‘Ok, How about this. Where… is the nearest buried treasure?’ He asked with a smile.

‘On an unnamed island in the Aegean sea. It is buried at the back of a deep cave.’

‘Hmm, that’s a little further away than I’d hoped.’ He thought for a minute. ‘Where is the nearest dropped coin?’

I pointed to a tree in the distance. ‘By that tree. It’s about two fingers deep in the soil.’

We walked over, and with a few further questions managed to locate the coin. It was a copper obol, which was far from enough to pay for a meal. But Agias soon refined the method. The largest coin within walking distance was a silver tetradrachm, on the other side of the city. A long walk, and buried deep in the earth but enough for several days of comfortable living. We had to spend it carefully too, as two vagrants with that much silver would surely have aroused suspicion at a moneychanger.

This is how we spent the following weeks. Digging for coins, and other valuables in the soil around the city. When all the dropped coins of any value had been found, we found new questions that allowed us to continue. Many coins are not dropped, but stay in the purse, so we found some lost purses. Occasionally, it was not just the purse that had dropped to the ground, but the owner as well. Agias barely flinched at taking money from a dead body. For me, it was another lesson. Another reminder of what was needed to survive.

We had struck gold. A city, it turns out, holds enough loose change for two people to live comfortably, if only for a while. We bought new clothes, and when sleeping outside became uncomfortable, we looked respectable enough to be able to rent a cheap room over a taverna. But something had changed. I was no longer Agias’ apprentice. The source of our income was no longer his experience of life on the streets. It was this strange curse of mine, which he could only control by controlling me. He took care of most things, holding on to the money, arranging food and our room. He told me it was the least he could do, considering I brought in the money, but there seemed to be a hint of fear, or anger beneath his words.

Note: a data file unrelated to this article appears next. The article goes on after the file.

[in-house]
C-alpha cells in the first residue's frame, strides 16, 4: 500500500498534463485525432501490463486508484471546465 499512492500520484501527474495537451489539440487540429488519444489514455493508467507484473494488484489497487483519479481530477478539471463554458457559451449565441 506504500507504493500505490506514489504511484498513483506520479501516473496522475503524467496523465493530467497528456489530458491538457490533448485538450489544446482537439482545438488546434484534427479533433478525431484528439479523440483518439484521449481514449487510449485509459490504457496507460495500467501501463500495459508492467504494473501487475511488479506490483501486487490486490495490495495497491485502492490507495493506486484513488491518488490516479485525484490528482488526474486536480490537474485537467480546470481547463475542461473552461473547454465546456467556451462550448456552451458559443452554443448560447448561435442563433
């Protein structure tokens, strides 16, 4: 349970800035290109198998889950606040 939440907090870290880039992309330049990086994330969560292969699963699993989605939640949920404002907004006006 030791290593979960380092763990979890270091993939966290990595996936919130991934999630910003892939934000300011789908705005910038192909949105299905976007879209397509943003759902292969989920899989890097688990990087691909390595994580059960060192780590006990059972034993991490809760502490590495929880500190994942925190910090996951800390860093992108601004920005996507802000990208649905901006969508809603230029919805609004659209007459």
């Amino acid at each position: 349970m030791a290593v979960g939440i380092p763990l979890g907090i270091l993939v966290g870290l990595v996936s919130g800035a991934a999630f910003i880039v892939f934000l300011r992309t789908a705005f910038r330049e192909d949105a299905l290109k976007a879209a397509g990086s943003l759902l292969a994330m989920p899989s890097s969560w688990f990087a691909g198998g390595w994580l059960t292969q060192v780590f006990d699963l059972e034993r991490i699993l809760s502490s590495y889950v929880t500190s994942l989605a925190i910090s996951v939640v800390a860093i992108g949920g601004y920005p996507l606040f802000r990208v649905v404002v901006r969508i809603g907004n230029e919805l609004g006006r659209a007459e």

Once, as a test, I think, I pocketed a purse we had found, and tried to move on, back to the city. He didn’t move.

‘Why don’t you let me hold on to that?’
‘Come, let’s go to the city. It’s getting late, and I’m hungry.’
‘Give me the purse, child, it’s not safe for you to hold on to that kind of money.’</br> ‘You’re not making sense. We’re going to walk to the city, and spend all this immediately. Let me pay for dinner this time.’ I smiled in an attempt to lighten the mood. But his resistance showed me that this was not insignificant. This was a fight that was not going to go away.

He moved closer to me.

‘Give me that purse, child. This is important.’
‘You’re being impossible. What does it matter.’

He grabbed my wrist, and squeezed hard enough to hurt me.

‘Now. This is for your own good.’

I gave him the purse, and he set off towards the city. I followed a few paces behind in silence.

After dinner, he brought the incident up. ‘I’m sorry I was so rough with you. I slept badly, I shouldn’t have grabbed you like that. But I hope you see my point. It is better that I take care of the money. This city can be rough, and you haven’t been here for very long.’ I agreed, and apologised for my part.

‘Let us be friends again.’ He smiled, and held out his hand.
‘Of course’, I said, and shook it.

But that night I lay awake a long time.

After a few months, we had assembled a considerable collection of coins and jewelry. However, despite our new, clean clothes, and regular visits to the barber, we could not hide our class. We spoke the language, but not in the right way. Even Agias could not pass for someone who had any legitimate reason to possess a large amount of money. Changing too much money at once, or selling a golden necklace would still arouse suspicion. We had plenty of connections among the orphans and the thieves, of course, but showing too much of our wealth to them was an even greater risk.

One evening, we were sitting on the floor. Agias pointed to the large leather sack we used to hold the jewelry and larger coins we could not spend without arousing suspicion.

‘It’s getting too big to hide anywhere. The owner of the taverna will find it one of these days. He knows what we are. He’ll kick us out, and keep the treasure. He knows there’s nothing we can do.’

‘What if we move to a new inn. Get a bigger room, with better places to hide our finds.’

‘No. Look at this.’ He opened the bag ‘We’re richer than most people we meet on the street. We shouldn’t have to be afraid of anybody. We need a new way of thinking. What if we go bigger? Use that talent of yours to take the money we have and turn it into a real fortune.’